The hotspots at the moment in Manchester are the Tameside area where it’s rife and in the city centre and M40 area to the east of the city. My advice, if you have a standard scooter that doesn’t stand out from the crowd, mark it everywhere inside and out in UV marker pen, put stickers under the panels little things and details like that can help it get back to you if it’s ever stolen. Keep your security up, even if you’re just nipping in a shop for a minute put a lock on but most of all if you’re not sure, ask your mates or the scooterists that have been around the block a bit on tips for keeping your pride and joy safe.
Words and photos: Howard
A police source told us “If you are unlucky enough to have your scoot nicked, when you report it to the police make sure you get the call handler to endorse the log with the fact that if the vehicle is found you want to recover it yourself and NOT have it recovered by the police or agents. What happens is, if that’s not on the report, rather than leaving it where it’s found and run the risk of it getting nicked again if insecure they get it lifted to the compound.”
Owner recovery only
“They may want it for possible forensics but they can come and do that on your own drive. As a scooter is open to the elements it doesn’t always count anyway, and even then if you don’t want forensics on it, they won’t do it. So it must be stressed on the call that if found notify the owner, and owner recovery only, the only problem being if you don’t answer your phone and it’s left in situ then it could get nicked again.”
If you’re planning to join together with other local riders to try and stop these scumbags don’t take the law into your own hands. Although what Howard (and Jonah) did in Manchester is admirable, both incidents could have had more serious consequences for our heroes. Going out armed is likely to get you into more trouble than the parasites we’re trying to stop, so think before you act. Also going out alone to tackle these thieves could put you in a very dangerous situation.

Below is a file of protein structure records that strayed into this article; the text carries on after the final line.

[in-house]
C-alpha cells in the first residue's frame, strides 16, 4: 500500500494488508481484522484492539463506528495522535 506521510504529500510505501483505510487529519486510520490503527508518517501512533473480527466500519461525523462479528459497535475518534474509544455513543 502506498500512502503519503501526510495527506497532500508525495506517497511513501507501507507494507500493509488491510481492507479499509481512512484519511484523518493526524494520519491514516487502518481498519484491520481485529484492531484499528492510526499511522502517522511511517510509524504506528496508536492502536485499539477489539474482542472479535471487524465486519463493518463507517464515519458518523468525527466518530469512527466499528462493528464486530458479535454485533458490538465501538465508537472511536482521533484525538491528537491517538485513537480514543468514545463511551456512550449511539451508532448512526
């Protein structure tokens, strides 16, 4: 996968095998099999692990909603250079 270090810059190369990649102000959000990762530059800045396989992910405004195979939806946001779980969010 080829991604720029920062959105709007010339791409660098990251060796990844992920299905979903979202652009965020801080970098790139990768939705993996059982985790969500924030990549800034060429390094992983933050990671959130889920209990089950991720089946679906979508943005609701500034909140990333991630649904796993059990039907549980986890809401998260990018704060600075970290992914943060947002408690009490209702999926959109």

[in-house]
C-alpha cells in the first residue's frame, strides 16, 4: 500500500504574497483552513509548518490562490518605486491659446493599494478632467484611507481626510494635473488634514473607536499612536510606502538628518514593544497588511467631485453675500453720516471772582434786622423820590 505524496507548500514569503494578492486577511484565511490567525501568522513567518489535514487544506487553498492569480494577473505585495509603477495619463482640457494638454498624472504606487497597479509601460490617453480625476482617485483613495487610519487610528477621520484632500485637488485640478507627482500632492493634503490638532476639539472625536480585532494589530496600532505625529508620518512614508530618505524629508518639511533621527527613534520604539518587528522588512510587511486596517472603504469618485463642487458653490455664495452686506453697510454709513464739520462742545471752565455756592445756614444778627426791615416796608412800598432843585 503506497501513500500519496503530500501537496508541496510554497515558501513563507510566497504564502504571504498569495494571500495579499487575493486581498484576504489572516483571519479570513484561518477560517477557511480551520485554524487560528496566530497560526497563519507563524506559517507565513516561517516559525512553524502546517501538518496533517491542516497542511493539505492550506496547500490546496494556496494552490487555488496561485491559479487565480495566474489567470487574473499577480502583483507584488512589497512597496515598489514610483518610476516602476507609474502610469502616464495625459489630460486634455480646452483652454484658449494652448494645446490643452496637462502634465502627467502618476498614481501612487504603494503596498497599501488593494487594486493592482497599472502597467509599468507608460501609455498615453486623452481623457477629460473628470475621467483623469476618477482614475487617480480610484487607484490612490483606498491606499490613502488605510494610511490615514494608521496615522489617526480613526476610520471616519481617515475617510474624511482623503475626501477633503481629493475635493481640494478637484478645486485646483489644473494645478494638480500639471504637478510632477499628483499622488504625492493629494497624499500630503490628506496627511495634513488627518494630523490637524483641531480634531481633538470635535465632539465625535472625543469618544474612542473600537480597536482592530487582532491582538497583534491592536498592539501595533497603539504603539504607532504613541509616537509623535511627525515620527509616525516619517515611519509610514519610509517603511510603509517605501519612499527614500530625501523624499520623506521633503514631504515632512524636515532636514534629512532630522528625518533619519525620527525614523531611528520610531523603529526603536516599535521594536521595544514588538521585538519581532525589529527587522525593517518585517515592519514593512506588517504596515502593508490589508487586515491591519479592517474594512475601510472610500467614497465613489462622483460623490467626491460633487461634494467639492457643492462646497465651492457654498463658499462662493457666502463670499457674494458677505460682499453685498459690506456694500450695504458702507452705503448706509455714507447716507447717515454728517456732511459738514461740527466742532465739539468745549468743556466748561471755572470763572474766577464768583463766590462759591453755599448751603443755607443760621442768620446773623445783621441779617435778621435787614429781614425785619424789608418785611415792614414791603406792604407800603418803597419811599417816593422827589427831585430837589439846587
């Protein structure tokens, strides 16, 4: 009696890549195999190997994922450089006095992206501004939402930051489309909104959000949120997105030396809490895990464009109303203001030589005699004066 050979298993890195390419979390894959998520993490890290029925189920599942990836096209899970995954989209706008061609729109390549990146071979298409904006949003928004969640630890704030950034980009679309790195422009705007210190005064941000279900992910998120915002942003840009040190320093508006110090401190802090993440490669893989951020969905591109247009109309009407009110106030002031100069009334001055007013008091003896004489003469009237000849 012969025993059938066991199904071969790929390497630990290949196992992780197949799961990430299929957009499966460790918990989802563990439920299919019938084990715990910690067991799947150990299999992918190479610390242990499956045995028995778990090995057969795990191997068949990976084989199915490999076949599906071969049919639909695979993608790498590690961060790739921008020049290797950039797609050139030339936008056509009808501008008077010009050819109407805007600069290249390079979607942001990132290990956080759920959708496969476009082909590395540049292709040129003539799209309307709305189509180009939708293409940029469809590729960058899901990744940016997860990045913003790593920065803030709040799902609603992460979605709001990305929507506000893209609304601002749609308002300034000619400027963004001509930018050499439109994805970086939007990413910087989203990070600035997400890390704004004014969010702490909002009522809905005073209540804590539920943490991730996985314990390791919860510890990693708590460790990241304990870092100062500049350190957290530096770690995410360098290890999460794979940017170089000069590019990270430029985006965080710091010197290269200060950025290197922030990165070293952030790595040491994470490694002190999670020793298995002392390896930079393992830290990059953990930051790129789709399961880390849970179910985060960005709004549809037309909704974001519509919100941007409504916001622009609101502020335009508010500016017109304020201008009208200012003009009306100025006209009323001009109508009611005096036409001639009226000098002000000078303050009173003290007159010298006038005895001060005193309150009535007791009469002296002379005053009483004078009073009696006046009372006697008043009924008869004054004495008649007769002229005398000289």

If possible join, or start a local Facebook group to share info. Some groups (Bristol for instance) have had a massive positive effect on local bike crime, they’ve legally recovered dozens of stolen machines and put fear into the toerags who commit the crimes. Social media makes it possible to share details and photos of a stolen bike, or sightings of one instantly to thousands of people. Remember though that all group members should be vetted to stop the information being shared to wrong ‘uns.
Keep ’em peeled
It’s amazing how brazenly these thieves will ride a stolen scooter in the area where it was stolen from, often not even changing the number plate. Within hours of it being reported the machine will be spotted and often photographed, although recovering them is not always as easy as you might think.
We can all do our bit to stop our own scooters being nicked by upping our security, always use a decent lock and chain to secure it. Try not to leave it parked in a vulnerable area if possible. If you are unfortunate enough to have one stolen share it around as many local Facebook groups as possible, local ‘Spotted’ pages, ‘Motorcycle theft’ pages, in fact any local interest type page is worth using.
Have you signed our SLUK petition? We want to increase deterrents to try and stop the theft and use of scooters by criminals. You can sign it here.